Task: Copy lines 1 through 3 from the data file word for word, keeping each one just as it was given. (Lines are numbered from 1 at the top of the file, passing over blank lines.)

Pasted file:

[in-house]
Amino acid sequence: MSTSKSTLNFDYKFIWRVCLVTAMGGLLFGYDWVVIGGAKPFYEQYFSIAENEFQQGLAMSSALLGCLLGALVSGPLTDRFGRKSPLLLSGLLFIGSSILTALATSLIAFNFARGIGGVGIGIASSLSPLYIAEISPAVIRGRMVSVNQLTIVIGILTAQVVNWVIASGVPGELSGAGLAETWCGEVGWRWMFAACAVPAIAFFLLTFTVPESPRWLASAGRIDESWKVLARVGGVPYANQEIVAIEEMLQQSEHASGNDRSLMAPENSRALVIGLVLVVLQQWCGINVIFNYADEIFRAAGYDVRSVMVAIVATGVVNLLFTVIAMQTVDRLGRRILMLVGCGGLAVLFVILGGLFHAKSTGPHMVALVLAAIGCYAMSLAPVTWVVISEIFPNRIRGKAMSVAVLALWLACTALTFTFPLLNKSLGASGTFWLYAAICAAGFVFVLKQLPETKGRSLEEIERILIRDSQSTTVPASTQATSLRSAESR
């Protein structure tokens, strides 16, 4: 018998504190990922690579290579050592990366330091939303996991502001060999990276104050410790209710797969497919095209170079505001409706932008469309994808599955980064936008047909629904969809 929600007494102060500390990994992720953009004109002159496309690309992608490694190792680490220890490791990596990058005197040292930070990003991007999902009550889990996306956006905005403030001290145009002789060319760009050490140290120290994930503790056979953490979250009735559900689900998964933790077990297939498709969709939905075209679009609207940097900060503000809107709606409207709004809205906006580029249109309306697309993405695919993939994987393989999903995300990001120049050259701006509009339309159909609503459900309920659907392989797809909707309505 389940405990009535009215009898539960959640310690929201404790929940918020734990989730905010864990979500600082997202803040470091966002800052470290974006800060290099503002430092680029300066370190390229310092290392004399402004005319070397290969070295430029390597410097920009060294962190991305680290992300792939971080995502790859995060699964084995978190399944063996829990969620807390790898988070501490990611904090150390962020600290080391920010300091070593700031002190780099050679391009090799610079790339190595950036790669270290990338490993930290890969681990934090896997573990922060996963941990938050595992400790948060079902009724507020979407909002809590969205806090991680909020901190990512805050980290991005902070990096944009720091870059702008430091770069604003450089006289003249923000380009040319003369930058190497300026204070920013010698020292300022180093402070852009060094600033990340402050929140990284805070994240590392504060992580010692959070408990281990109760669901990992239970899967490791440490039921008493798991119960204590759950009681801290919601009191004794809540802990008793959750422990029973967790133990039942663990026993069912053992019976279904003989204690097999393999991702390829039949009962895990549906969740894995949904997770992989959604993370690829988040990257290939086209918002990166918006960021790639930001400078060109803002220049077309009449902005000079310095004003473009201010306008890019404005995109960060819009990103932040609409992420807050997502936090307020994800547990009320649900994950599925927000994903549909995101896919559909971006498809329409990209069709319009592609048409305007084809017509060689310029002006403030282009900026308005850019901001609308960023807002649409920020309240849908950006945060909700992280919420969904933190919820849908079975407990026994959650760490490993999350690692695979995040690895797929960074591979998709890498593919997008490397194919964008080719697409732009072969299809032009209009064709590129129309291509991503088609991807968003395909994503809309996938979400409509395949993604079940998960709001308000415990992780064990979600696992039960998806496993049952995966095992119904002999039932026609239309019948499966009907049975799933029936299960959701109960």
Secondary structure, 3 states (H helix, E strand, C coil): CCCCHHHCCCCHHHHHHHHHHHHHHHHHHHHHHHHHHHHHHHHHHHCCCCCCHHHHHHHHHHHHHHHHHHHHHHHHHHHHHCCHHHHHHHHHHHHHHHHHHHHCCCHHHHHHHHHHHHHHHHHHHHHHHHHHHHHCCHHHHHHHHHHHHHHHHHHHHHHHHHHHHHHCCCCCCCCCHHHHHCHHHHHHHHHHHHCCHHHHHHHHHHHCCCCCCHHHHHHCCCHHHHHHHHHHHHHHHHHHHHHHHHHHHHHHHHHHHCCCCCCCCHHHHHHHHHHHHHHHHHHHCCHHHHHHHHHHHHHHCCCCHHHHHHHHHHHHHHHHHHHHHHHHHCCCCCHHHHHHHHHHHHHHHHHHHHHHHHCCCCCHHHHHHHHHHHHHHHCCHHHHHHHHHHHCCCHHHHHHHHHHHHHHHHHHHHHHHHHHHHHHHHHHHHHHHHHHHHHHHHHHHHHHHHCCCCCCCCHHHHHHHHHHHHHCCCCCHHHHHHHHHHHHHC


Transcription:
[in-house]
Amino acid sequence: MSTSKSTLNFDYKFIWRVCLVTAMGGLLFGYDWVVIGGAKPFYEQYFSIAENEFQQGLAMSSALLGCLLGALVSGPLTDRFGRKSPLLLSGLLFIGSSILTALATSLIAFNFARGIGGVGIGIASSLSPLYIAEISPAVIRGRMVSVNQLTIVIGILTAQVVNWVIASGVPGELSGAGLAETWCGEVGWRWMFAACAVPAIAFFLLTFTVPESPRWLASAGRIDESWKVLARVGGVPYANQEIVAIEEMLQQSEHASGNDRSLMAPENSRALVIGLVLVVLQQWCGINVIFNYADEIFRAAGYDVRSVMVAIVATGVVNLLFTVIAMQTVDRLGRRILMLVGCGGLAVLFVILGGLFHAKSTGPHMVALVLAAIGCYAMSLAPVTWVVISEIFPNRIRGKAMSVAVLALWLACTALTFTFPLLNKSLGASGTFWLYAAICAAGFVFVLKQLPETKGRSLEEIERILIRDSQSTTVPASTQATSLRSAESR
């Protein structure tokens, strides 16, 4: 018998504190990922690579290579050592990366330091939303996991502001060999990276104050410790209710797969497919095209170079505001409706932008469309994808599955980064936008047909629904969809 929600007494102060500390990994992720953009004109002159496309690309992608490694190792680490220890490791990596990058005197040292930070990003991007999902009550889990996306956006905005403030001290145009002789060319760009050490140290120290994930503790056979953490979250009735559900689900998964933790077990297939498709969709939905075209679009609207940097900060503000809107709606409207709004809205906006580029249109309306697309993405695919993939994987393989999903995300990001120049050259701006509009339309159909609503459900309920659907392989797809909707309505 389940405990009535009215009898539960959640310690929201404790929940918020734990989730905010864990979500600082997202803040470091966002800052470290974006800060290099503002430092680029300066370190390229310092290392004399402004005319070397290969070295430029390597410097920009060294962190991305680290992300792939971080995502790859995060699964084995978190399944063996829990969620807390790898988070501490990611904090150390962020600290080391920010300091070593700031002190780099050679391009090799610079790339190595950036790669270290990338490993930290890969681990934090896997573990922060996963941990938050595992400790948060079902009724507020979407909002809590969205806090991680909020901190990512805050980290991005902070990096944009720091870059702008430091770069604003450089006289003249923000380009040319003369930058190497300026204070920013010698020292300022180093402070852009060094600033990340402050929140990284805070994240590392504060992580010692959070408990281990109760669901990992239970899967490791440490039921008493798991119960204590759950009681801290919601009191004794809540802990008793959750422990029973967790133990039942663990026993069912053992019976279904003989204690097999393999991702390829039949009962895990549906969740894995949904997770992989959604993370690829988040990257290939086209918002990166918006960021790639930001400078060109803002220049077309009449902005000079310095004003473009201010306008890019404005995109960060819009990103932040609409992420807050997502936090307020994800547990009320649900994950599925927000994903549909995101896919559909971006498809329409990209069709319009592609048409305007084809017509060689310029002006403030282009900026308005850019901001609308960023807002649409920020309240849908950006945060909700992280919420969904933190919820849908079975407990026994959650760490490993999350690692695979995040690895797929960074591979998709890498593919997008490397194919964008080719697409732009072969299809032009209009064709590129129309291509991503088609991807968003395909994503809309996938979400409509395949993604079940998960709001308000415990992780064990979600696992039960998806496993049952995966095992119904002999039932026609239309019948499966009907049975799933029936299960959701109960």